Completing an M&A deal is complex and fraught with hazards. Most investment bankers understand corporate valuation well. But often they do not understand completion mechanisms and issues. This article details the top three issues.

1. Completion and Working Capital

Multiple valuation methodologies assume the company has an average level of working capital at the valuation date. If the business is stable and non-seasonal, the working capital will also be steady and no valuation adjustment is necessary. But a business with seasonal working capital is a different story:

Ice Cream Vendors & Co. key numbers
EBIT 100
EV/EBIT multiple 10x
Working capital balances
Q1 10
Q2 200
Q3 50
Q4 20

The EV/EBIT multiple does not capture the seasonality in working capital. The purchaser wouldprefer to complete the deal in Q2 so they obtain a business pumped full of working capital which will liquidate into cash in a few months. The vendor would prefer to sell the business in Q1 when most of the working capital has liquidated and they can sweep up the surplus cash before completion.

A good M&A advisor would identify the problem and propose the following adjustments
Enterprise value, pre-adjustments 1,000 = 100 x 10
Average working capital 70
Actual working capital Q1 10
Adjusted enterprise value for Q1 completion 940 = 1,000 + (10 – 70)
Enterprise value, pre-adjustments 1,000 = 100 x 10
Average working capital 70
Actual working capital Q2 200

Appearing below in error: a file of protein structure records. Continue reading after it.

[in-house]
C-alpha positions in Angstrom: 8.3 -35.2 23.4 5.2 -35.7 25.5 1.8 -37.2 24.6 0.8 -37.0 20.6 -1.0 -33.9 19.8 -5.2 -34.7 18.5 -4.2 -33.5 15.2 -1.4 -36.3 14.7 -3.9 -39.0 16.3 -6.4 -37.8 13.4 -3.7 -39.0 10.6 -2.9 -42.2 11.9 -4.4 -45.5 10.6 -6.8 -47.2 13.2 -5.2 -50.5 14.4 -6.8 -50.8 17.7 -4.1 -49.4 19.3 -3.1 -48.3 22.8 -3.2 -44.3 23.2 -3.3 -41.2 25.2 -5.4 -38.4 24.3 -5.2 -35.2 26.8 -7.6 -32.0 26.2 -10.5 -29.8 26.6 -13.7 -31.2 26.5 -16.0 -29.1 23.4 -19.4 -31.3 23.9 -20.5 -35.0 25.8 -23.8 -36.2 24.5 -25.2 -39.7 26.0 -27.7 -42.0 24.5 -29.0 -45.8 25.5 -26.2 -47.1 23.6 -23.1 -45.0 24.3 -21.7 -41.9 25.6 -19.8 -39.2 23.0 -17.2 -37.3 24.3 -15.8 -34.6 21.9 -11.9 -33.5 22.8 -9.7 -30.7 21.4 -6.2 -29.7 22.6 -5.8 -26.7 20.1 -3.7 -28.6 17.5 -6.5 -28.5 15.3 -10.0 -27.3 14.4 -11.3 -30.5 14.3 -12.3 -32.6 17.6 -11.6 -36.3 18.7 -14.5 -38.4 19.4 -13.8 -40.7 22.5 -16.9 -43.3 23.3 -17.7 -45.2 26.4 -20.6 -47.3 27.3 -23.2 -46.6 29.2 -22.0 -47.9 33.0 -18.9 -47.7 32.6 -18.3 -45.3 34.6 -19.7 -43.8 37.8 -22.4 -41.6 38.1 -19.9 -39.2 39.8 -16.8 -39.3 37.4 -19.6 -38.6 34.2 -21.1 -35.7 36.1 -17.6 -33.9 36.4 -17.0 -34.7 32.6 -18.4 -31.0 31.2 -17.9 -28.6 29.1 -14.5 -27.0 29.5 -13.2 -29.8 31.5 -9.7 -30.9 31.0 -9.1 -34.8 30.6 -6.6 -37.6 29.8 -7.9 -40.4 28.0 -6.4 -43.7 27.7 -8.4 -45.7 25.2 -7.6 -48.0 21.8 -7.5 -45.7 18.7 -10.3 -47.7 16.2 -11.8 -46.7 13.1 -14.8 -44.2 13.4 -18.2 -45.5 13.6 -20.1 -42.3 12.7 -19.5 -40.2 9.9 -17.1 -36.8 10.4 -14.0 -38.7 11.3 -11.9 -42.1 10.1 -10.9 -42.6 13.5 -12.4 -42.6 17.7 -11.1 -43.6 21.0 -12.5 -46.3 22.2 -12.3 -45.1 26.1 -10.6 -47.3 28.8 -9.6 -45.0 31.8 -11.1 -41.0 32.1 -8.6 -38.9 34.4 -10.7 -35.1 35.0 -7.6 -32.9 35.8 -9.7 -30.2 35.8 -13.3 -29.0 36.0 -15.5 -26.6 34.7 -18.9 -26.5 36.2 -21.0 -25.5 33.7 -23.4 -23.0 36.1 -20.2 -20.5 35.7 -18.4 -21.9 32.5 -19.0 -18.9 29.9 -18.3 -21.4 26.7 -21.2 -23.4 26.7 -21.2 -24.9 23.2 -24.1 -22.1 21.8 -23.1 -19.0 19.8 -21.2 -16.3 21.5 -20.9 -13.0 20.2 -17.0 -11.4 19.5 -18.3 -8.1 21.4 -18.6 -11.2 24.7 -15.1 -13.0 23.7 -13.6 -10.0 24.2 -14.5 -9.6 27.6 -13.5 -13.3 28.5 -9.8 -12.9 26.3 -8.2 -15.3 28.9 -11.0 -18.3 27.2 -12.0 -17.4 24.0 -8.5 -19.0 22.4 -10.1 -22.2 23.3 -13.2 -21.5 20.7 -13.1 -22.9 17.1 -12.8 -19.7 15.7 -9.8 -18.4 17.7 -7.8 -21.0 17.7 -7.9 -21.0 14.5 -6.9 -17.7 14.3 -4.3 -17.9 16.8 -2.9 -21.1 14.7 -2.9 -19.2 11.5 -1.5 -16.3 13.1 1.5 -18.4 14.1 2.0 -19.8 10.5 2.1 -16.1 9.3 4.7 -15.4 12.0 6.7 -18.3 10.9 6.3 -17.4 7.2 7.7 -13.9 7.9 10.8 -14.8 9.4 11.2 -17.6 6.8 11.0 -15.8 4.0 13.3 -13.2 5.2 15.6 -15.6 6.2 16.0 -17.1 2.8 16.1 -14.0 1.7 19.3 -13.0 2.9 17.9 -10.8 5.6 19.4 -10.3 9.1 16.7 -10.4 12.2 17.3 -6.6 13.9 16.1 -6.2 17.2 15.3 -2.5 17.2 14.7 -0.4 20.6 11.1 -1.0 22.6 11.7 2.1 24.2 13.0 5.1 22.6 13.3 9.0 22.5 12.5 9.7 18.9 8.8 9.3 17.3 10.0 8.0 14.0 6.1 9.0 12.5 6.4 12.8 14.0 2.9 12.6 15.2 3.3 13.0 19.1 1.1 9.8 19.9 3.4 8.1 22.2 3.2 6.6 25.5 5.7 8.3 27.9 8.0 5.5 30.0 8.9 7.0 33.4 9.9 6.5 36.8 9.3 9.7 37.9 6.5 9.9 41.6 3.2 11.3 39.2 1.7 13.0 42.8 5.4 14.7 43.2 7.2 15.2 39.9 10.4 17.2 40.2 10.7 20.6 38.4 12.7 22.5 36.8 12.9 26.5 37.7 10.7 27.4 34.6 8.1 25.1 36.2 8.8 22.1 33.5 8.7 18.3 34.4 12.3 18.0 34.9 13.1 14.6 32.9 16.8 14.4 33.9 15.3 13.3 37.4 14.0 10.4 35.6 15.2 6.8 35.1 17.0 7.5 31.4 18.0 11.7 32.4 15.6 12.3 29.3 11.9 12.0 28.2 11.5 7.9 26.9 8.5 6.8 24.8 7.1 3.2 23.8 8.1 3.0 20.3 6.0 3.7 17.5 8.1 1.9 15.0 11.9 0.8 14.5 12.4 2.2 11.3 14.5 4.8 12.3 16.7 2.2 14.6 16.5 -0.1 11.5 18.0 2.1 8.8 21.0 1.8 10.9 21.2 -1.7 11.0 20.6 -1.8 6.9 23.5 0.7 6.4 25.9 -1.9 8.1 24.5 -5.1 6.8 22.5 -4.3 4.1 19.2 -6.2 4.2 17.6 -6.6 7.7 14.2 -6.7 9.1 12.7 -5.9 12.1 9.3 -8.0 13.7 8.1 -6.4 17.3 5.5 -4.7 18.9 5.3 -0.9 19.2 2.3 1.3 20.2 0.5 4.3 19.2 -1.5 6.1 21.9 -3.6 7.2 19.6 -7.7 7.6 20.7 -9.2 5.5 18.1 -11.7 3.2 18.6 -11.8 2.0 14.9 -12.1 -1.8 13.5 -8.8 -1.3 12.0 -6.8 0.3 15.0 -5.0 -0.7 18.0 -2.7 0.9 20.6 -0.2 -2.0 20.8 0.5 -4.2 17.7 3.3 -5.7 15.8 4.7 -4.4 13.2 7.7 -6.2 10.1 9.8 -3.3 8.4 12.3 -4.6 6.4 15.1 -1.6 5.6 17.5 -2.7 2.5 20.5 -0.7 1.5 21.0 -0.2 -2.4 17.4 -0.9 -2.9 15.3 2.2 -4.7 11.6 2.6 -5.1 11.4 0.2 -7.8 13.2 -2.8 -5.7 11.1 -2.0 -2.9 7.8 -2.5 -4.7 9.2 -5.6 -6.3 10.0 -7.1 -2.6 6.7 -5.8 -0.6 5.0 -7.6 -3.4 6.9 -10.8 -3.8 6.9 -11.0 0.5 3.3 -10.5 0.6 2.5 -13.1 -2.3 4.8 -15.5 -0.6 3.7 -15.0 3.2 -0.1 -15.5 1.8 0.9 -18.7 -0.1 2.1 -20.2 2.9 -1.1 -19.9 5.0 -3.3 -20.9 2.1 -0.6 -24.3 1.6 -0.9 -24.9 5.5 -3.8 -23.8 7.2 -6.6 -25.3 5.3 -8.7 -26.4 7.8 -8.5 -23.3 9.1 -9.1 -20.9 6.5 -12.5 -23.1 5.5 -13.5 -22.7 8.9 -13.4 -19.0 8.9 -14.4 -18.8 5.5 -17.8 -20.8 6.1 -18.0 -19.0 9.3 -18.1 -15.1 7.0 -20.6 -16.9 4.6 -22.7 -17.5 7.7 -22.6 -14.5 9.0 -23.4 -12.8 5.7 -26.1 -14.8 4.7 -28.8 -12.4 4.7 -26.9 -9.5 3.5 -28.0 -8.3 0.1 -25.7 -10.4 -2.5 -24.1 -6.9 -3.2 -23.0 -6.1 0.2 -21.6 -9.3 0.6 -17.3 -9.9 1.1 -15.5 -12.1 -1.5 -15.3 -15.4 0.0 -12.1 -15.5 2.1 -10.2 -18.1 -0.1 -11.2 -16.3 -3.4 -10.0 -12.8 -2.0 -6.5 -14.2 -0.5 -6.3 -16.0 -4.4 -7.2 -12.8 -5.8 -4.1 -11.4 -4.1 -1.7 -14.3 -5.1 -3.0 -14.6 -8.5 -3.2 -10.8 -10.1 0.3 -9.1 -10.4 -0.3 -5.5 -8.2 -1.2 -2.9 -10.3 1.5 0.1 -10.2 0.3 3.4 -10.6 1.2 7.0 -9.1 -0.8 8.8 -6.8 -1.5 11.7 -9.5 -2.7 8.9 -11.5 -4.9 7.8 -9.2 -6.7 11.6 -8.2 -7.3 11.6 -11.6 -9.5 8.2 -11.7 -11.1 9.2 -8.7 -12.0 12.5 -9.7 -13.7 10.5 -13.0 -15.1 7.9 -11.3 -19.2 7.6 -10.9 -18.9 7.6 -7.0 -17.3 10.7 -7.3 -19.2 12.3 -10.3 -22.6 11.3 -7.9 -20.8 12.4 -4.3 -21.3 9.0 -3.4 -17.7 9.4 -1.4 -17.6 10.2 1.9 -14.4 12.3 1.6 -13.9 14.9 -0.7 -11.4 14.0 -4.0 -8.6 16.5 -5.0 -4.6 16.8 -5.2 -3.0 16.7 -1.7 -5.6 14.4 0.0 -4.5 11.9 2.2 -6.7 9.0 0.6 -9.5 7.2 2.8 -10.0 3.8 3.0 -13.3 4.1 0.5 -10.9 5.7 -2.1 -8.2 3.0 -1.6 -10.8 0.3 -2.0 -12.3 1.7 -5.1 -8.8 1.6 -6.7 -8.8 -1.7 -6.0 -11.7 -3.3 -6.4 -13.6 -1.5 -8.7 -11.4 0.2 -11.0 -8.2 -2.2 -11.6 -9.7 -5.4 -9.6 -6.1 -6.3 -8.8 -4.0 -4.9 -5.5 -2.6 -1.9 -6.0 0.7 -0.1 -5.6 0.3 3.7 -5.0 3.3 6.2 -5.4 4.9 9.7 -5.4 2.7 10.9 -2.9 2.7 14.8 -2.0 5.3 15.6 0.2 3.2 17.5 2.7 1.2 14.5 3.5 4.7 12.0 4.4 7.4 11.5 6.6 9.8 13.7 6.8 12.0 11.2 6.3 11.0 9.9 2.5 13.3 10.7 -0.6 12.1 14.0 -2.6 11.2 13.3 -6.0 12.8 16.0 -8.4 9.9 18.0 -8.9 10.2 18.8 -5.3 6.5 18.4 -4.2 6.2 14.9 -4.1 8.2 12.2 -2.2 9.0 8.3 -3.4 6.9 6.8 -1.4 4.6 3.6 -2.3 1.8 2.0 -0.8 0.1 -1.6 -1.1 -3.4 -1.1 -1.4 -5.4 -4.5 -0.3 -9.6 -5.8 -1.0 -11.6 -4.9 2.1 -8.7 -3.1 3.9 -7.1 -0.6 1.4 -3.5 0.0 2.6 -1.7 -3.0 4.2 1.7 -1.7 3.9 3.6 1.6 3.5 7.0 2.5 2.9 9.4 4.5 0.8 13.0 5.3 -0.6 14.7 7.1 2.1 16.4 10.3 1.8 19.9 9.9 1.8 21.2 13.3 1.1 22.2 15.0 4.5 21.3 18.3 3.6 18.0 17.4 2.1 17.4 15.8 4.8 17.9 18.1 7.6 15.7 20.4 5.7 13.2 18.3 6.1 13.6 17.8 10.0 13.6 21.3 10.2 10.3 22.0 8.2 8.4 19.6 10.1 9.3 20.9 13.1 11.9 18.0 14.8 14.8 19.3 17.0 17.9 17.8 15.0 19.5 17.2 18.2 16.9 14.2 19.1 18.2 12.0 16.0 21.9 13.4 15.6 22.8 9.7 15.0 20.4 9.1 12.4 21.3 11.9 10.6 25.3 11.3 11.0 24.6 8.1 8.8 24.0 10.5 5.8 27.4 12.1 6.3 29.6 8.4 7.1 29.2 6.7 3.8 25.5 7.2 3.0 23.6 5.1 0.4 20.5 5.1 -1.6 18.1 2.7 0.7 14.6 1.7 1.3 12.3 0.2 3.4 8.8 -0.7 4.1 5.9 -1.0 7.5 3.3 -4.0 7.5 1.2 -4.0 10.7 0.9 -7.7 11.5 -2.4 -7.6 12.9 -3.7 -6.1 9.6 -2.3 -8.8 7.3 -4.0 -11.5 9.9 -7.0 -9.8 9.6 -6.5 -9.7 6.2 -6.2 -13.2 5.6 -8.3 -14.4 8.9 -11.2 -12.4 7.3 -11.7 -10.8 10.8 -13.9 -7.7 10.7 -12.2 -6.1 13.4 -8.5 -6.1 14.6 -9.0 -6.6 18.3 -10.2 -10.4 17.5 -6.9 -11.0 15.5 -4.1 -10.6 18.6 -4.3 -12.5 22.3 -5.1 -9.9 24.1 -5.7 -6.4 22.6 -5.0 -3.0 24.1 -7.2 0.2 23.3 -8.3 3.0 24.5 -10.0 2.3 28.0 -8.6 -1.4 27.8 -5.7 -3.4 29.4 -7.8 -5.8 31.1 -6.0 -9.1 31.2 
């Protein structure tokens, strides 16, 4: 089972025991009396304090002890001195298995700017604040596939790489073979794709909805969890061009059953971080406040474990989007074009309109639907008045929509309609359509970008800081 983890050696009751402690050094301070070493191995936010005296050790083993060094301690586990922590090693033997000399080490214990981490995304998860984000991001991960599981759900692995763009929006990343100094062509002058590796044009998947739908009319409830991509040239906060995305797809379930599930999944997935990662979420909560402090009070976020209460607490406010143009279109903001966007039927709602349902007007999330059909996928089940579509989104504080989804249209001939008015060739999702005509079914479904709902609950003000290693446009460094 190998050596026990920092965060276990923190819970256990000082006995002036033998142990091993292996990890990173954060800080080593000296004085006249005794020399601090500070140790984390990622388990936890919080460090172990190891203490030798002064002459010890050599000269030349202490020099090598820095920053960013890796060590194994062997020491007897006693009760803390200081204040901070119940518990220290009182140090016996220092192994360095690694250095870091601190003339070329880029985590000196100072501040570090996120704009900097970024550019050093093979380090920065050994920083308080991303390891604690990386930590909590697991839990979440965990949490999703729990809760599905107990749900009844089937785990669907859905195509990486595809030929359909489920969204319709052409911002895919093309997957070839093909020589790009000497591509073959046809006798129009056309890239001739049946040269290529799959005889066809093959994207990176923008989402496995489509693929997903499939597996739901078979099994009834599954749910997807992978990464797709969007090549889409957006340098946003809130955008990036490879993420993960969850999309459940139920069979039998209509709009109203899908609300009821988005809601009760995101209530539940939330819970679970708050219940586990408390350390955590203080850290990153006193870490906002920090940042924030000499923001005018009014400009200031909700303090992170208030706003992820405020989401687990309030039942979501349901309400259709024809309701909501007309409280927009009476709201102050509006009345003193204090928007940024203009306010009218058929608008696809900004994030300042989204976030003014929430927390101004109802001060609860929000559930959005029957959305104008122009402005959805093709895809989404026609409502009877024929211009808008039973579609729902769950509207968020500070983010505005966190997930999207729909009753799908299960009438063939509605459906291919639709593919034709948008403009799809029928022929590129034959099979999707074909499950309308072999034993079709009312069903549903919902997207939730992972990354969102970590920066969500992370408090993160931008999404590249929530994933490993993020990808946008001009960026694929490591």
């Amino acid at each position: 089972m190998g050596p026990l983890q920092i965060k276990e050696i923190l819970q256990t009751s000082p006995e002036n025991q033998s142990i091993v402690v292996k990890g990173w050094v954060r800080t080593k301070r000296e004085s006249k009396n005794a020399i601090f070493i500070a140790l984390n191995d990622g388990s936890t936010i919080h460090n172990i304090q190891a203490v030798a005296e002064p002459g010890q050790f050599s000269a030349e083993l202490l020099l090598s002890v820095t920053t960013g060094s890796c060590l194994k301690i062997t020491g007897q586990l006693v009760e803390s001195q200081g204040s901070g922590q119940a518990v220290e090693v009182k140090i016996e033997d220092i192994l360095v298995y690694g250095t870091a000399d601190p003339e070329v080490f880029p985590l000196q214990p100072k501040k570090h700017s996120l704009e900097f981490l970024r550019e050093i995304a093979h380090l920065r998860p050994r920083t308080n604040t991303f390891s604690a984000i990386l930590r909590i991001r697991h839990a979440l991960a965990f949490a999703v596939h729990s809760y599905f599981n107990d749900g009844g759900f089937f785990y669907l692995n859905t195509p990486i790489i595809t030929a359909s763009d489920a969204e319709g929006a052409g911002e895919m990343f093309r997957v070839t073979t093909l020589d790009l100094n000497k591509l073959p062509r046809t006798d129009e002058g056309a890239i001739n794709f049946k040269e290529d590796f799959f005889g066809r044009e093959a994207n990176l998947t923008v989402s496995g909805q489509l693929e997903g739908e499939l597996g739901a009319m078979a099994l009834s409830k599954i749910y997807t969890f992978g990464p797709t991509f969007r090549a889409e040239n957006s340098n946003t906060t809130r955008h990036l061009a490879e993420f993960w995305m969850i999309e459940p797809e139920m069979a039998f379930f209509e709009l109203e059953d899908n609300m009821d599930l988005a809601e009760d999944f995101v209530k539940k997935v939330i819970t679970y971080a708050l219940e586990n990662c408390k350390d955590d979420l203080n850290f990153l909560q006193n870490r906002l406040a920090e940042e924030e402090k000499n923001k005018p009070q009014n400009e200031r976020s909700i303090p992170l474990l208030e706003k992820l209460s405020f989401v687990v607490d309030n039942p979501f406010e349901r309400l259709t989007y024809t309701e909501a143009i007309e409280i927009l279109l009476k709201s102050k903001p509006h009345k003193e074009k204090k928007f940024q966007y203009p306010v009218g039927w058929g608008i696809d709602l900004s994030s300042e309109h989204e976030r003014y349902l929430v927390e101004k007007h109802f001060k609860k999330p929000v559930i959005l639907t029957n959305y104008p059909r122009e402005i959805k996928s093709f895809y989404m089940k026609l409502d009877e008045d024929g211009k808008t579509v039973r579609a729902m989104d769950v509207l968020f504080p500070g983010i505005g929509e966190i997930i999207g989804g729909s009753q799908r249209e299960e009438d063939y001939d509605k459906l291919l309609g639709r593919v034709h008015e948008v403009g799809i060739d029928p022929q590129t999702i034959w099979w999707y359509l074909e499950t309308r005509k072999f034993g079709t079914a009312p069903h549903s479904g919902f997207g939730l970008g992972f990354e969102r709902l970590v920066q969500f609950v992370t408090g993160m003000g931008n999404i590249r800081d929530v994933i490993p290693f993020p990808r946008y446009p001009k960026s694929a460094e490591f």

Adjusted enterprise value for Q1 completion 1,130 = 1,000 + (200 – 70)

2. Completion Accounts

When the buyer signs the heads of terms (letter of intent), they will usually have to estimate the level of working capital, capital and net debt in the completion accounts. The estimates may be wrong depending on the trading of the business.

After the completion accounts are prepared (often months after the heads of terms) there is a ‘true up’ to reflect the actual working capital and net debt. If there is a significant difference the purchaser may have to pay significantly more (or less). Private equity houses are particularly sensitive to consideration adjustments.

3. Locked Box Completion Mechanisms

In order to avoid consideration adjustments due to incorrect estimates of the completion accounts an alternative is a locked box mechanism. A locked box mechanism takes the most recent audited accounts and uses them as the completion balance sheet. Any cash receipts from that point on are put into a ‘locked box’. The term locked box, I assume, comes from restructuring history when a bank lending money to a business in distress would give the company a locked box with an opening in the top where all cheques had to be posted. The purchaser in effect has the economic interest from the date of the ‘locked box accounts’.

After the locked box accounts date, if working capital liquidates, net debt goes down. If working capital increases; net debt rises. The only valuation adjustment needed is at the locked box date. Lawyers will draft strict rules about ‘leakage’ (dividends, shareholder loan note interest, and capital redemptions) between the locked box date and completion. Leakage will require a valuation adjustment as value has left the corporate entity. Private equity houses prefer locked box mechanisms; it gives them certainty about purchase price and the amount of funds they need to raise.